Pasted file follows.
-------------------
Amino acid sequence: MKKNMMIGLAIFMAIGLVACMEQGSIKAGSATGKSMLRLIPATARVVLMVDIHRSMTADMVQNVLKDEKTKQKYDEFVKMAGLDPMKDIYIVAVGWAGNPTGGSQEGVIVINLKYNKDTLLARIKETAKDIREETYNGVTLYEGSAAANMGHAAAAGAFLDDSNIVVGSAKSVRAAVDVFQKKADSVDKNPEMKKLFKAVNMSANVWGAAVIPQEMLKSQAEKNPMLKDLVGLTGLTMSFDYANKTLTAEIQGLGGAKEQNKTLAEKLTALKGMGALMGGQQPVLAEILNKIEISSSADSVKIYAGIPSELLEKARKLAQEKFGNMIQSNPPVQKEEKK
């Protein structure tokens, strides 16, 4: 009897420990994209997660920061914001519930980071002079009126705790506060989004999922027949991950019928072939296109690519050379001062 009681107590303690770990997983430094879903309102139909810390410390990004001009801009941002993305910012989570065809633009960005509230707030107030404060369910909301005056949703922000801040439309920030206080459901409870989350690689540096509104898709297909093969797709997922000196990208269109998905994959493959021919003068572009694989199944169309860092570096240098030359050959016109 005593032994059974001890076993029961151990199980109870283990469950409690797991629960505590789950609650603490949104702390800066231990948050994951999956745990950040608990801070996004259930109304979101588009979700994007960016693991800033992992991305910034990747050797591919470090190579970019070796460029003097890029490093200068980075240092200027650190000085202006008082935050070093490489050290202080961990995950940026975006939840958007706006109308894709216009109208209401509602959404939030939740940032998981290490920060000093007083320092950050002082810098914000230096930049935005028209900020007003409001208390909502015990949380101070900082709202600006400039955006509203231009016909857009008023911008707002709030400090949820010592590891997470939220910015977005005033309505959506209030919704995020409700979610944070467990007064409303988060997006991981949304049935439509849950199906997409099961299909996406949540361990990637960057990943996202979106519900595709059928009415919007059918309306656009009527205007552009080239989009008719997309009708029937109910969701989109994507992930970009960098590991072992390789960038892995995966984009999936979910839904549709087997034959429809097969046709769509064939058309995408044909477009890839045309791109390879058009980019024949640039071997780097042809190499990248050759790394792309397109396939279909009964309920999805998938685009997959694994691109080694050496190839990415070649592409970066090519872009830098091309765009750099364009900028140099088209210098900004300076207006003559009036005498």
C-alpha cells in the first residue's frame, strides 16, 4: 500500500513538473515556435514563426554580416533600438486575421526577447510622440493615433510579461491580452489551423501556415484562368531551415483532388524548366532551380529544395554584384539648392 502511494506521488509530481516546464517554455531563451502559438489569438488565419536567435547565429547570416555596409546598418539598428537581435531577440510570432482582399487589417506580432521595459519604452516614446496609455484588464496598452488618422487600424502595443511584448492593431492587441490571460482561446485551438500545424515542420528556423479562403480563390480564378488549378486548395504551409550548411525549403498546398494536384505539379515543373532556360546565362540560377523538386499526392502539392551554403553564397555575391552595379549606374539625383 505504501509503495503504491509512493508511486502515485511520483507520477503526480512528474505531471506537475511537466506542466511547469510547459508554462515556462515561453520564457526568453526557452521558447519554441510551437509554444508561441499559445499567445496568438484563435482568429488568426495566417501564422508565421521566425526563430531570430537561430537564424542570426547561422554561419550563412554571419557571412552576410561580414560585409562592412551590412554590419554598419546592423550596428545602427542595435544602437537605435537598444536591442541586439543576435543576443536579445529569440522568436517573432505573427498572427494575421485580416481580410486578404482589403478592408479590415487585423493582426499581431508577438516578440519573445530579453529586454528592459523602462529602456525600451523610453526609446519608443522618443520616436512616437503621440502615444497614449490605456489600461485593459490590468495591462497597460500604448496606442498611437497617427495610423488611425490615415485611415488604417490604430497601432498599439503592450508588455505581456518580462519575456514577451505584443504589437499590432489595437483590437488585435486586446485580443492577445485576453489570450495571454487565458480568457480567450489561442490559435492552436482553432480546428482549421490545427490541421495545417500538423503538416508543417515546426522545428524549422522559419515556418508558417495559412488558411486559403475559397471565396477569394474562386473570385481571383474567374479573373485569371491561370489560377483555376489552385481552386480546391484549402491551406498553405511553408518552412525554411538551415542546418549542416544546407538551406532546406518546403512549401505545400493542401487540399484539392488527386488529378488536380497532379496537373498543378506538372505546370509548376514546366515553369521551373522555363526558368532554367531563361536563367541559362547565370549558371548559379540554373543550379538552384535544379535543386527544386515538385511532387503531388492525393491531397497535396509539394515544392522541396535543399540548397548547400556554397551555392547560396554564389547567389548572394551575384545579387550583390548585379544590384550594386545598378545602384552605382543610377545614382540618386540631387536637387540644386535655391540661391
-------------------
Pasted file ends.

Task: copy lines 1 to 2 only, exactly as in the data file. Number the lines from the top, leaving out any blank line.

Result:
Amino acid sequence: MKKNMMIGLAIFMAIGLVACMEQGSIKAGSATGKSMLRLIPATARVVLMVDIHRSMTADMVQNVLKDEKTKQKYDEFVKMAGLDPMKDIYIVAVGWAGNPTGGSQEGVIVINLKYNKDTLLARIKETAKDIREETYNGVTLYEGSAAANMGHAAAAGAFLDDSNIVVGSAKSVRAAVDVFQKKADSVDKNPEMKKLFKAVNMSANVWGAAVIPQEMLKSQAEKNPMLKDLVGLTGLTMSFDYANKTLTAEIQGLGGAKEQNKTLAEKLTALKGMGALMGGQQPVLAEILNKIEISSSADSVKIYAGIPSELLEKARKLAQEKFGNMIQSNPPVQKEEKK
């Protein structure tokens, strides 16, 4: 009897420990994209997660920061914001519930980071002079009126705790506060989004999922027949991950019928072939296109690519050379001062 009681107590303690770990997983430094879903309102139909810390410390990004001009801009941002993305910012989570065809633009960005509230707030107030404060369910909301005056949703922000801040439309920030206080459901409870989350690689540096509104898709297909093969797709997922000196990208269109998905994959493959021919003068572009694989199944169309860092570096240098030359050959016109 005593032994059974001890076993029961151990199980109870283990469950409690797991629960505590789950609650603490949104702390800066231990948050994951999956745990950040608990801070996004259930109304979101588009979700994007960016693991800033992992991305910034990747050797591919470090190579970019070796460029003097890029490093200068980075240092200027650190000085202006008082935050070093490489050290202080961990995950940026975006939840958007706006109308894709216009109208209401509602959404939030939740940032998981290490920060000093007083320092950050002082810098914000230096930049935005028209900020007003409001208390909502015990949380101070900082709202600006400039955006509203231009016909857009008023911008707002709030400090949820010592590891997470939220910015977005005033309505959506209030919704995020409700979610944070467990007064409303988060997006991981949304049935439509849950199906997409099961299909996406949540361990990637960057990943996202979106519900595709059928009415919007059918309306656009009527205007552009080239989009008719997309009708029937109910969701989109994507992930970009960098590991072992390789960038892995995966984009999936979910839904549709087997034959429809097969046709769509064939058309995408044909477009890839045309791109390879058009980019024949640039071997780097042809190499990248050759790394792309397109396939279909009964309920999805998938685009997959694994691109080694050496190839990415070649592409970066090519872009830098091309765009750099364009900028140099088209210098900004300076207006003559009036005498």